The image to be viewed is selected by an image selector 36. The image selector is preferably one or an array of fixed and movable flat mirrors by means of which one of a number of input images may be selected for viewing. FIG. 2 illustrates one form of an array of fixed and movable flat mirrors for selecting between one of three input images. Input 1 is one input to movable field shifter mirror 1. The other input is input 2, which is reflected from fixed mirror 1 so as to lie at 90° to input 1. When field shifter mirror 1 is in its illustrated position, input 2 is reflected from the mirror and directed as one input to field shifter mirror 2. When field shifter mirror 1 is moved out of the path of input 1, input 1 is directed as one input to field shifter mirror 2. Field shifter mirror 2 selects between the output of field shifter mirror 1 and input 3 in a similar manner. The output of the image selector 36 is determined by the positions of the two field shifter mirrors, which are motor driven. In the image selector approach of FIG. 2, the two field shifter mirrors each pivot through a 45° angle. Other types of image selectors may also be used, as where the field shifter mirrors pivot through 90° angles. (The field shifter mirror 50 of FIG. 3 is such a 90° pivoting mirror.) Once the image to be viewed is selected, it is passed through a common detector optics 38. The detector optics preferably includes an image motion compensation (IMC) mirror 40 and imaging optics 42 that focuses the image onto the detector. The IMC mirror 40 is a controllable mirror that is stabilized in a feedback manner by gyroscopes or other stabilizing devices, so that if the imaging sensor 20 moves so that the lateral position of the scene shifts slightly, the IMC mirror 40 moves oppositely to compensate for the relative motion. IMC mirrors are well known in the art, and are described, for example, as a fine Stabilization Assembly (FSA) in Hughes Aircraft Co. EDSG Document P120510, proposal for Airborne Electro-Optical Special Operations Payload (AESOP), pages 82-84 (1991).
The imaging optics 42 is preferably a multi-mirror afocal telescope that focuses the image onto the focal plane of the detector. Such optical components are known in the art for other applications. See, for example, U.S. Pat. Nos. 4,265,510 and 4,834,517, whose disclosures are incorporated by reference.
A detector selector 44 receives the output of the detector optics 38 and uses fixed and optionally movable mirrors to select which of two detectors 46a or 46b is to receive the image. One of the detectors might be an infrared detector and the other a visible-light detector. In such a case, the detector selector 44 may be a spectrally discriminating beam splitter which reflects the visible light and transmits the infrared light. Such beam splitters are known in the art. Each spectral component of the incoming signal is thus directed to its appropriate detector array. Infrared detectors are known in the art and are described, for example, in F. D. Morten et al., "Photoconductive Indium Antimonide Detectors", Appl. Optics, vol. 4, no. 6, pages 659-663 (1965), and reprinted at pages 162-166 in R. D. Hudson et al., Infrared Detectors, published by Dowden, Hutchinson & Ross, Inc., 1975. Visible-light detectors are known in the art and are described, for example, at pages 186-191 of E. L. Dereniak et al., Optical Radiation Detectors, published by John Wiley & Sons, Inc., 1984. In some cases, however, only a single detector is used, and the detector selector 44 is not required.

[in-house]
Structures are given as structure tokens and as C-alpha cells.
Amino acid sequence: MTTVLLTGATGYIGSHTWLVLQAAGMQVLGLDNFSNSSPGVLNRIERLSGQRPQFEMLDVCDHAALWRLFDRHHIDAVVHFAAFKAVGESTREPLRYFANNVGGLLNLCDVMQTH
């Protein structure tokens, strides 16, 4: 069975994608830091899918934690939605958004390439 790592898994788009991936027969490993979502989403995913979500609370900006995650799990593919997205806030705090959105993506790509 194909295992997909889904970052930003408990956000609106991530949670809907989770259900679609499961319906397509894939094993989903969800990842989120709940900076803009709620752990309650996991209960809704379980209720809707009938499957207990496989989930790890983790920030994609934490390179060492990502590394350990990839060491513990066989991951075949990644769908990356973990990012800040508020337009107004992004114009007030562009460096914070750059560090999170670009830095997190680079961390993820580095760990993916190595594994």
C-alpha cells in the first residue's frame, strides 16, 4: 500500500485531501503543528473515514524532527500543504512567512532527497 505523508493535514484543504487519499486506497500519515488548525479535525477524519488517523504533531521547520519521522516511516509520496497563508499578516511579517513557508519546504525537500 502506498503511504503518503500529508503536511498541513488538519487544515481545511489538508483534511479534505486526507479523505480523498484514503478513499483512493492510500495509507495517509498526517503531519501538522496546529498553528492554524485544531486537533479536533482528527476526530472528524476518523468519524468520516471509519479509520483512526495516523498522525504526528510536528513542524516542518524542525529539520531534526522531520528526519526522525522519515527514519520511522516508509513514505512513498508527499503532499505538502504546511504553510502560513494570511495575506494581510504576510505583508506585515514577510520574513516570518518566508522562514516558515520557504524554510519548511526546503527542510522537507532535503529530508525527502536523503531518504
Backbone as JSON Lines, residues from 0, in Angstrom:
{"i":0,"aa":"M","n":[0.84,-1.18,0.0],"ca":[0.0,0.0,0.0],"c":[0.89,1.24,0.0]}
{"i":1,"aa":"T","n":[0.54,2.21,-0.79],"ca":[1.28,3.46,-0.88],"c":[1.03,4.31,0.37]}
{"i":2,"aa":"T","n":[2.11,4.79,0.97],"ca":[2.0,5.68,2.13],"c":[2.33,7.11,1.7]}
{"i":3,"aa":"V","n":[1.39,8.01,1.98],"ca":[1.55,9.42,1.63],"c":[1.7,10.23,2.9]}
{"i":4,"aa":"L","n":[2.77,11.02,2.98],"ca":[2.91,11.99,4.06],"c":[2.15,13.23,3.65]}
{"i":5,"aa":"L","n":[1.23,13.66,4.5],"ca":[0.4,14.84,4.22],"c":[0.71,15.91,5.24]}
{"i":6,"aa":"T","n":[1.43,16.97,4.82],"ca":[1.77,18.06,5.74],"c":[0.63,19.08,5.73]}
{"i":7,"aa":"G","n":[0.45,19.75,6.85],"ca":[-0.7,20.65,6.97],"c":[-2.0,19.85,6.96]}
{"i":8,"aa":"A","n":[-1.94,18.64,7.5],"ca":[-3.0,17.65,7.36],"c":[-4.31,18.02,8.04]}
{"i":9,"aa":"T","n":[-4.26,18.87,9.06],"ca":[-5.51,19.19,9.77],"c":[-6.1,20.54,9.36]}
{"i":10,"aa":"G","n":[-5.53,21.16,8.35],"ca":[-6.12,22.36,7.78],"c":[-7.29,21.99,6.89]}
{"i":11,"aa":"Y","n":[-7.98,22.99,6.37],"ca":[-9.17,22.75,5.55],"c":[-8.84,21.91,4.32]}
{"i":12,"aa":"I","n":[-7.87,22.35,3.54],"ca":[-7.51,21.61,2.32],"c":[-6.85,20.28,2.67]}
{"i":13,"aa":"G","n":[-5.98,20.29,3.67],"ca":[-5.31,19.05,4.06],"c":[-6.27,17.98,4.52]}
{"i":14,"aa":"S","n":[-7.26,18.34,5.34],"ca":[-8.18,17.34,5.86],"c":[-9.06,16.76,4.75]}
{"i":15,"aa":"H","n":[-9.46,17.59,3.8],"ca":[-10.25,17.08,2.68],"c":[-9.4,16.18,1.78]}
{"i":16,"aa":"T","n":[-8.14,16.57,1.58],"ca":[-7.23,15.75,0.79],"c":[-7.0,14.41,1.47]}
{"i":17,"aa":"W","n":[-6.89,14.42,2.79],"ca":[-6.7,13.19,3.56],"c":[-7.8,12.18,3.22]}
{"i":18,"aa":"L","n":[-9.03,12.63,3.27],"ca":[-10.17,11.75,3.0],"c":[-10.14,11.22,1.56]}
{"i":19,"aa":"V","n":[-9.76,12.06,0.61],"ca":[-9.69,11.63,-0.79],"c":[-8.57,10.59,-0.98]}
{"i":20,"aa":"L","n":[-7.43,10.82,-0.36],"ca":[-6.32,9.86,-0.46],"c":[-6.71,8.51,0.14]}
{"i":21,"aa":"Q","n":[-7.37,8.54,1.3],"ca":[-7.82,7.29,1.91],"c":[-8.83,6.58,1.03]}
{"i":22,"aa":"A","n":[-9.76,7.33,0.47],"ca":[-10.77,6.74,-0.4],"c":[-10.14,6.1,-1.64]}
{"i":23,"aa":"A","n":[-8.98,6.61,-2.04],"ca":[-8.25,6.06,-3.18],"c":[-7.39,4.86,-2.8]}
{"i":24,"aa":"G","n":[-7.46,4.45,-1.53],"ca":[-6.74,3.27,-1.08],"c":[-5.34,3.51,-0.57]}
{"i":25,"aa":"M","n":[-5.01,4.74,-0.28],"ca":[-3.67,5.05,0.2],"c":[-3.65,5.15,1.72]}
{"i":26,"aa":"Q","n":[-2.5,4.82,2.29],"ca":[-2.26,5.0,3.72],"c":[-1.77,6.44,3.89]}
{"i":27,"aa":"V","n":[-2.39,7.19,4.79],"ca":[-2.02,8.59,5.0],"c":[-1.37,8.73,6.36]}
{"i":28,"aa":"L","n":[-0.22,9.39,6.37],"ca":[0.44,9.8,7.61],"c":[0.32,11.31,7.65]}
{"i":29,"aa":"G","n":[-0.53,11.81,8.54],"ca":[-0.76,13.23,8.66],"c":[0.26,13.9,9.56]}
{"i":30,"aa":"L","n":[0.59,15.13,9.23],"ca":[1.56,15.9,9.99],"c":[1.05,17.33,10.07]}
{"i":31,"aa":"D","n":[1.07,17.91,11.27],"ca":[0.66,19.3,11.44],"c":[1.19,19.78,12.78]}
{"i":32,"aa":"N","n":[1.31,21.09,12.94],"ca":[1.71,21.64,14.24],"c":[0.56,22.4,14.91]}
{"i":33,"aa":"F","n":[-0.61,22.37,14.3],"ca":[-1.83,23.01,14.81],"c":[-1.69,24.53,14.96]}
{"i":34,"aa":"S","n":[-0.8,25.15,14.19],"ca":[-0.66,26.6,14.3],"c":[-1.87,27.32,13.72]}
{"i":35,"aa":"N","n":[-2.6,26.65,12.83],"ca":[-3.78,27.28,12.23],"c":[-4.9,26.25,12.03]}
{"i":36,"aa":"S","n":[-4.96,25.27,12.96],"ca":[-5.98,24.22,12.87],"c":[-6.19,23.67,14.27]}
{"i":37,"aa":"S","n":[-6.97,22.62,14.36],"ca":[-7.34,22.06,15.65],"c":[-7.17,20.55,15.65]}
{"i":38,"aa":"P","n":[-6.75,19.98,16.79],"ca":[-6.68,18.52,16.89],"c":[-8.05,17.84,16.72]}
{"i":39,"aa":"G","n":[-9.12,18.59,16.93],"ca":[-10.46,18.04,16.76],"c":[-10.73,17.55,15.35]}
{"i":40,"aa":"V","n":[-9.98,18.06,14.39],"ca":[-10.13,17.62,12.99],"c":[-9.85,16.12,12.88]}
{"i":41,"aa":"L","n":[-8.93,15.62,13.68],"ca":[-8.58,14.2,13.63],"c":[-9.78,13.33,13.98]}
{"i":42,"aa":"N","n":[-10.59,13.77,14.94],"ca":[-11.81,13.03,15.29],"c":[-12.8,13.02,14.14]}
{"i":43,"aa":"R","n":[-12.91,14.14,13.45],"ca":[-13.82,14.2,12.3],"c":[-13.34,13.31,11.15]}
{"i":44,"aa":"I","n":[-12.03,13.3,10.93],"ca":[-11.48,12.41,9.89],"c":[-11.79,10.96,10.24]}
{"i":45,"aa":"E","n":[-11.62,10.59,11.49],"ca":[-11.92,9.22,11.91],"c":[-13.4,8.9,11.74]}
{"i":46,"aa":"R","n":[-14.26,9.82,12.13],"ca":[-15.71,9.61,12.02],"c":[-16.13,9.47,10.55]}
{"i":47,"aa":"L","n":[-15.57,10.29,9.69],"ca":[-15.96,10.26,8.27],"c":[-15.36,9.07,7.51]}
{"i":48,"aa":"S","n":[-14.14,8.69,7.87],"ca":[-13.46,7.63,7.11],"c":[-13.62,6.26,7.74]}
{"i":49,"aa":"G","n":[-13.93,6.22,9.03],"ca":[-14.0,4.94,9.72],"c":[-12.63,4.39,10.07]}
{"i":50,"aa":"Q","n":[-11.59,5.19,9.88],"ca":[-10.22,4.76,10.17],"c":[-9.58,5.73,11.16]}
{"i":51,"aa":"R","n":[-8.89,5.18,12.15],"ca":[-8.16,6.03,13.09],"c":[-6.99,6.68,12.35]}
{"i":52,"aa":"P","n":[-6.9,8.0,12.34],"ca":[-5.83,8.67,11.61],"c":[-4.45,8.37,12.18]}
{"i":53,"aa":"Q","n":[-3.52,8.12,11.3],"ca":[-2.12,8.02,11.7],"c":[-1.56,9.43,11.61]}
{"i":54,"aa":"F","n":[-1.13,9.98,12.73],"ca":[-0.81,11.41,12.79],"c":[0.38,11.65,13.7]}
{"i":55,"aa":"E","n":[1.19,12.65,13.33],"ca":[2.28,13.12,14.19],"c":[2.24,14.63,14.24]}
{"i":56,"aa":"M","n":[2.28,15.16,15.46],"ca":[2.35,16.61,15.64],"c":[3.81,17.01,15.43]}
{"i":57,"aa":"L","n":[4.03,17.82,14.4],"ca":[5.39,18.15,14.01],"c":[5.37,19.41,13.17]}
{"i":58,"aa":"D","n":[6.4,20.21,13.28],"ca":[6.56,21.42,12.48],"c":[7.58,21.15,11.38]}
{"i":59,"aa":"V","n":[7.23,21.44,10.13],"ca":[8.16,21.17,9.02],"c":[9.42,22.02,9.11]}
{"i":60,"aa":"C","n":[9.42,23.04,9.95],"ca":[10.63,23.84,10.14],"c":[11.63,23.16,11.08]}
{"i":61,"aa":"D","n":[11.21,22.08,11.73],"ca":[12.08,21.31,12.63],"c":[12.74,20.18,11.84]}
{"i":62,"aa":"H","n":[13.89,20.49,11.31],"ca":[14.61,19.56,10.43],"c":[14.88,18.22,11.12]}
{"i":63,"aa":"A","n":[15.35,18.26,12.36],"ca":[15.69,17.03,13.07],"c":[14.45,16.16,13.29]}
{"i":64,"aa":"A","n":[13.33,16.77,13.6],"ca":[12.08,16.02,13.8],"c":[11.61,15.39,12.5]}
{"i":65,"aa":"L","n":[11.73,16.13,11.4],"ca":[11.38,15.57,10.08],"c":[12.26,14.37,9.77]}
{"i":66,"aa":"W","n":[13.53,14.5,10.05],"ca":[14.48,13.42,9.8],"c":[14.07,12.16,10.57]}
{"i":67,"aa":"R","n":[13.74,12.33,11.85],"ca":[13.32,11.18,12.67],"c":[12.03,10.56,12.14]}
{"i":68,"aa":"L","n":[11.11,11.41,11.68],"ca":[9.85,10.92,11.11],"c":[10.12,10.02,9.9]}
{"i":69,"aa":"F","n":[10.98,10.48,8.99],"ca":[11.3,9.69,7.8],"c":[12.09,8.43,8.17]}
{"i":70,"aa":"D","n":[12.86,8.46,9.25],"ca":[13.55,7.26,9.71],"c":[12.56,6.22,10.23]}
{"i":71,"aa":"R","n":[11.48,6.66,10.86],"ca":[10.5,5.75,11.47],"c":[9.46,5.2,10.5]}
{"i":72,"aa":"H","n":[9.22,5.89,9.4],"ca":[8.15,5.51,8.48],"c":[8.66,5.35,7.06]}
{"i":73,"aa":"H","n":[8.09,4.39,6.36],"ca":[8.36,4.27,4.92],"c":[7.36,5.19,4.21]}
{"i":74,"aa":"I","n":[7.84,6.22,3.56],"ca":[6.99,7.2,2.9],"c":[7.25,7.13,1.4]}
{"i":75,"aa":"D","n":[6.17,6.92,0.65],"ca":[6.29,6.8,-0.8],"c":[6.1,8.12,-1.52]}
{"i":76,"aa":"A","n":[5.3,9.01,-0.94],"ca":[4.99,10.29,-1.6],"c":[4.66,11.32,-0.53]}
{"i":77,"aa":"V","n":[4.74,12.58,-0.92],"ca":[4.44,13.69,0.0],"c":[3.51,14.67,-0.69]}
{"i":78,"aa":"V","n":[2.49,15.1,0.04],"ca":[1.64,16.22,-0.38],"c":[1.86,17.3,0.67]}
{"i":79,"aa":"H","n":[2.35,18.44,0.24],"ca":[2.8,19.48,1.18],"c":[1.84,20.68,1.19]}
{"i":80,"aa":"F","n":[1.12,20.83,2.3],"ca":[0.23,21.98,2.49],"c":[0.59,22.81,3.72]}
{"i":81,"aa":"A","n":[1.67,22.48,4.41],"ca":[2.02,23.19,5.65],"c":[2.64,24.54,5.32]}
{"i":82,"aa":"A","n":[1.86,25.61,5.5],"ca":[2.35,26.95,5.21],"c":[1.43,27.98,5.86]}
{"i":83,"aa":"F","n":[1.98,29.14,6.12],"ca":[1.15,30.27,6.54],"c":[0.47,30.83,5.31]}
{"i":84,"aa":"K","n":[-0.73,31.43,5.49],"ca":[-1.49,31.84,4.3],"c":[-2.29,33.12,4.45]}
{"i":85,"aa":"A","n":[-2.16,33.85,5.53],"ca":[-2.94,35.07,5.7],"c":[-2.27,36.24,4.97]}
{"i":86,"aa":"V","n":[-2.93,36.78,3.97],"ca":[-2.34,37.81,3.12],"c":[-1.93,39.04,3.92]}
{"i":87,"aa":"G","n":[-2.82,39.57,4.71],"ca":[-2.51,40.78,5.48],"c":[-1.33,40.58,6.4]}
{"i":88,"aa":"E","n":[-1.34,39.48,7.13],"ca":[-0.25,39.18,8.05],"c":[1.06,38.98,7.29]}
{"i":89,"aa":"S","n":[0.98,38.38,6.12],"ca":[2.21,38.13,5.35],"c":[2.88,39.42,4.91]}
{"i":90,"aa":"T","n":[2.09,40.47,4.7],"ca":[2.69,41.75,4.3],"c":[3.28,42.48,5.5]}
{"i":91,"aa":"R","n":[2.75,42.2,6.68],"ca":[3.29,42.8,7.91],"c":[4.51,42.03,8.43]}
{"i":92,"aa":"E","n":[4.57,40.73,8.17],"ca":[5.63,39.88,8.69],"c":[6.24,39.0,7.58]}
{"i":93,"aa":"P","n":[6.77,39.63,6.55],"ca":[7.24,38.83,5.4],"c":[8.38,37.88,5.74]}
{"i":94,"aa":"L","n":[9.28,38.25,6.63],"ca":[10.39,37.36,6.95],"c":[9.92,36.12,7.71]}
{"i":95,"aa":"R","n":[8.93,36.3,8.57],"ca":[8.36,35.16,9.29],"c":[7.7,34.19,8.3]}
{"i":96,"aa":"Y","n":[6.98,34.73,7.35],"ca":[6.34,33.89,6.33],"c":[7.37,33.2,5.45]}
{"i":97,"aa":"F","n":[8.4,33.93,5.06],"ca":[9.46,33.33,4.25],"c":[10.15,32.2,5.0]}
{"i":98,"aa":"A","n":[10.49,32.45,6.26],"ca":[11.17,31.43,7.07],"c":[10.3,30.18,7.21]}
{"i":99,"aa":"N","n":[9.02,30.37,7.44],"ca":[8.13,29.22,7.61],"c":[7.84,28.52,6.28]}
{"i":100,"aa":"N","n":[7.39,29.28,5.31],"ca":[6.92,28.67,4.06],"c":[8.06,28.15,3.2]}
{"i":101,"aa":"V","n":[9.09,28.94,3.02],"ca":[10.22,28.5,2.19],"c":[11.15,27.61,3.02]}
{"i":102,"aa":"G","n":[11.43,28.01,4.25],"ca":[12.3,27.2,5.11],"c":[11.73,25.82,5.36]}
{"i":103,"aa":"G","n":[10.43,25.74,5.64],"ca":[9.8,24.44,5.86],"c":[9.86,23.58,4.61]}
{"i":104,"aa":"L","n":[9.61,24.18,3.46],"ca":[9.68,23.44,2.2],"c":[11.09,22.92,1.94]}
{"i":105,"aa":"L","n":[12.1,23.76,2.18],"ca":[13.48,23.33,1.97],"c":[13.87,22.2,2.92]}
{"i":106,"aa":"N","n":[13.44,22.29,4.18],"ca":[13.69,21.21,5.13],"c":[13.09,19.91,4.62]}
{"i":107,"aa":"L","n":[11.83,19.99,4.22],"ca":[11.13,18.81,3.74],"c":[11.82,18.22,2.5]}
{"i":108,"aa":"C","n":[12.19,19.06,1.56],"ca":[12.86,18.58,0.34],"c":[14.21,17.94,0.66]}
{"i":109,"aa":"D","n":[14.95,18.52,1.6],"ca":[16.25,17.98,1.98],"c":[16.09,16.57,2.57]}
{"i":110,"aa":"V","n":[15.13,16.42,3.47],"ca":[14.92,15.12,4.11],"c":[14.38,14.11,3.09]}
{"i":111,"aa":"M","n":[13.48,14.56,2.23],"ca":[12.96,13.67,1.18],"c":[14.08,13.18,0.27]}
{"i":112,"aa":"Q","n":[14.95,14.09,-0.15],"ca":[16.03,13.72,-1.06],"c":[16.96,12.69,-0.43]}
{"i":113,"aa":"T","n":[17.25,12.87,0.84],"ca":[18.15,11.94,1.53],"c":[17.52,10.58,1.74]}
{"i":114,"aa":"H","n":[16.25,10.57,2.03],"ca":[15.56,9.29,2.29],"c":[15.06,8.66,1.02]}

No refractive (lens) optical elements or electronic components are present in any of the components described in relation to FIGS. 1 and 2, except for the detectors 46a and 46b. (There may be ancillary electronic components in the drives of the image motion compensator 40 or the movable mirrors, but these do not perform imaging functions.) All optical path functions are performed by reflective (mirror) optical elements. The use of reflective optical elements rather than refractive optical elements to perform the various imaging functions reduces attenuation of the light beams passing through the optical path. The use of reflective optical elements rather than refractive optical elements also broadens the operable spectral bandwidth of the imaging sensor, inasmuch as the reflective optical elements are operable for both infrared and visible bands, while any set of refractive optical elements is operable for one or the other band, but not both. Mirrors are also generally less costly than lenses.
The reflective optical elements are preferably diamond-machined aluminum mirrors. These mirrors achieve high optical performance with relatively low cost. Aluminum mirrors are more robust than lenses. Their coefficients of thermal expansion are well matched to the optical support structure, generally termed the optical bench, to which the mirrors and other elements are attached. Diamond-machined aluminum mirrors are known in the art for other applications, see, for example, F. Donald Brehm, "Diamond Machining of Metal & Plastic Optics", SPIE Vol. 93 Advances in Precision Machining of Optics, pages 124-131 (1976).